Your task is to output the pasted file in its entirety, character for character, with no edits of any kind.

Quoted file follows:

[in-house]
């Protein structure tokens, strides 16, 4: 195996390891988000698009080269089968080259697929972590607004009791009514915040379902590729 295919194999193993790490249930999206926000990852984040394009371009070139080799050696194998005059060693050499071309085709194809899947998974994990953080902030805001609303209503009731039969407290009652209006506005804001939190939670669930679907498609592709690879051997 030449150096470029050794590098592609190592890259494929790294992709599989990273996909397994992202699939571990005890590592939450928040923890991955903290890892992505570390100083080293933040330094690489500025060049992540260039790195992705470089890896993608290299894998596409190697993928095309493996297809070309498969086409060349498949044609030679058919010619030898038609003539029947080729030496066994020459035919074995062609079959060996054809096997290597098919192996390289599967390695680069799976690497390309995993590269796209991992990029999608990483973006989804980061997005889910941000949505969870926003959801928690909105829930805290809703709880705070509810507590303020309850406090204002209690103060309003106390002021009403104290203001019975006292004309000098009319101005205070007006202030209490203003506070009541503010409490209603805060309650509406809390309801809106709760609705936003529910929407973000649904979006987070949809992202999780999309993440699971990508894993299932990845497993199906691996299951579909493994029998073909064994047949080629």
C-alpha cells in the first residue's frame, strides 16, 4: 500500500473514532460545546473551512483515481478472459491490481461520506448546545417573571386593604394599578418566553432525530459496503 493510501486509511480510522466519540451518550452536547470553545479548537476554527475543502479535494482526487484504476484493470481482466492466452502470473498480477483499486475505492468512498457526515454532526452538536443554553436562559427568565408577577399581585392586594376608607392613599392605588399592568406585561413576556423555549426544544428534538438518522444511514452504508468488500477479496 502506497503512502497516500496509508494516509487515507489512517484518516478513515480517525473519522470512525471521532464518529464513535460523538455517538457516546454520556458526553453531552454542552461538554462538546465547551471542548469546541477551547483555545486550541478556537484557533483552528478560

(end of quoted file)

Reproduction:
[in-house]
């Protein structure tokens, strides 16, 4: 195996390891988000698009080269089968080259697929972590607004009791009514915040379902590729 295919194999193993790490249930999206926000990852984040394009371009070139080799050696194998005059060693050499071309085709194809899947998974994990953080902030805001609303209503009731039969407290009652209006506005804001939190939670669930679907498609592709690879051997 030449150096470029050794590098592609190592890259494929790294992709599989990273996909397994992202699939571990005890590592939450928040923890991955903290890892992505570390100083080293933040330094690489500025060049992540260039790195992705470089890896993608290299894998596409190697993928095309493996297809070309498969086409060349498949044609030679058919010619030898038609003539029947080729030496066994020459035919074995062609079959060996054809096997290597098919192996390289599967390695680069799976690497390309995993590269796209991992990029999608990483973006989804980061997005889910941000949505969870926003959801928690909105829930805290809703709880705070509810507590303020309850406090204002209690103060309003106390002021009403104290203001019975006292004309000098009319101005205070007006202030209490203003506070009541503010409490209603805060309650509406809390309801809106709760609705936003529910929407973000649904979006987070949809992202999780999309993440699971990508894993299932990845497993199906691996299951579909493994029998073909064994047949080629």
C-alpha cells in the first residue's frame, strides 16, 4: 500500500473514532460545546473551512483515481478472459491490481461520506448546545417573571386593604394599578418566553432525530459496503 493510501486509511480510522466519540451518550452536547470553545479548537476554527475543502479535494482526487484504476484493470481482466492466452502470473498480477483499486475505492468512498457526515454532526452538536443554553436562559427568565408577577399581585392586594376608607392613599392605588399592568406585561413576556423555549426544544428534538438518522444511514452504508468488500477479496 502506497503512502497516500496509508494516509487515507489512517484518516478513515480517525473519522470512525471521532464518529464513535460523538455517538457516546454520556458526553453531552454542552461538554462538546465547551471542548469546541477551547483555545486550541478556537484557533483552528478560